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By John A. Schall

Sometimes the caregivers who call our help desk need assistance finding local resources for their loved ones. Others just want to talk with someone who understands how stretched they feel.

They are spouses, parents or often adult children with aging mothers and fathers. Being the caregiver for a sick or disabled loved one has never been easy. When the coronavirus took hold, that difficult job became almost overwhelming for some people.

Changes at Home

Many families cared for a loved one at home prior to COVID-19. These families had a routine and possibly outside help. But the pandemic upended that normal. Now some caregivers must balance kids’ virtual school with their own work-from-home schedule and care for their aging or disabled family member.

In other scenarios, the pandemic led families to open their homes to older loved ones for the first time. Some were motivated by concerns about the virus’s spread around nursing homes; others by financial strain from furloughs or job loss.

With an aging parent now under their roof, caregivers discovered how, for example, their mom with Parkinson’s needs assistance getting around or that their dad’s tremor has progressed so that he can no longer safely shave himself. Add household tasks, yard work, and paying the bills, and you understand why surveys show mental health is suffering.

Long-Term Care Challenges

Caregivers whose loved ones remain in a long-term care facility face yet another set of challenges.

Staying in a nursing home or assisted living facility during COVID-19 has meant staying away from just about everyone. In nearly every state, visitors, and even some health care providers, have been kept out. This forced separation is hard on both the caregiver and the loved one they support.

I know of a case that involved a nursing home resident who experiences agitation related to Alzheimer’s disease. She was calmed by a daily visit from her son. But without that interaction, the woman’s symptoms worsened.

Everyone recognizes that long-term care facility precautions were necessary, but they can have heart-wrenching consequences.

Policy Efforts

Well intentioned policymakers have taken several steps to address the pandemic’s impact.

The federal government and most insurers have loosened restrictions and added payment schedules for telemedicine. Virtual visits during COVID-19 have been wonderful because they’ve allowed patients access to care they may otherwise have had to forgo.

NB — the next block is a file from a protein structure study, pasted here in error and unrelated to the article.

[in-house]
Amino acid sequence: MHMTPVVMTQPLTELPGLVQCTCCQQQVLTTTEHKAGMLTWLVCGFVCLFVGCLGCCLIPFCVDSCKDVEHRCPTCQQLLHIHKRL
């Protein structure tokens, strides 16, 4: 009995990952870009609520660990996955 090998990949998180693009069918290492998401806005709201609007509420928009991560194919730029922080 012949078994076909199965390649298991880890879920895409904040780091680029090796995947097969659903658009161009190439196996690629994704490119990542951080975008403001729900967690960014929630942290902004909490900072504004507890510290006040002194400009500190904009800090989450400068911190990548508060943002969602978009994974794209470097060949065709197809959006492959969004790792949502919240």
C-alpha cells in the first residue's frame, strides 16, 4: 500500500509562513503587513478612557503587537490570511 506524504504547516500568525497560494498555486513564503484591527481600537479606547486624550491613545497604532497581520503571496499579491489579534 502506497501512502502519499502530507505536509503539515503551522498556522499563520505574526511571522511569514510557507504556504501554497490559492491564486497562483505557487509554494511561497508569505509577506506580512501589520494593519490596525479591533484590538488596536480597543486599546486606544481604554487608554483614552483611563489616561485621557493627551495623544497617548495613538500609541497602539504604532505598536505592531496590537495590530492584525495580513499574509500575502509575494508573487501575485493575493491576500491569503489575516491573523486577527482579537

From a caregiver’s perspective, telemedicine still has a little room for improvement. The secure connection allows the doctor and patient to connect, but does not allow a caregiver from a third location. Pre-COVID-19, caregivers who drove a loved one to the doctor’s office would have been in the room during the appointment, serving as another set of eyes and ears, and providing their insight. Caregivers help report symptoms, express concerns, and ask questions. Without their caregiver’s present, some patients may be left confused, but too timid to speak up.

As policymakers consider extending and further expanding telemedicine capabilities, I hope they will consider the role of caregivers.

The same applies to employment policies. Adjusting leave policies to include time for caregiving and continuing, where possible, to allow flexible schedules are two ways businesses can support their employees who are supporting loved ones.

In the past six months, society has rallied around health care professionals and other essential workers. I urge communities and individuals to applaud caregivers in much the same way. Caregivers have had to shoulder new stresses and additional burdens because of the pandemic. They have – and will continue to have – an integral role in supporting aging or disabled loved ones.

May we all recognize the important role they fill in their families, communities, and across the country.

John A. Schall is the chief executive officer of the Caregiver Action Network, a member organization of the Movement Disorders Policy Coalition.

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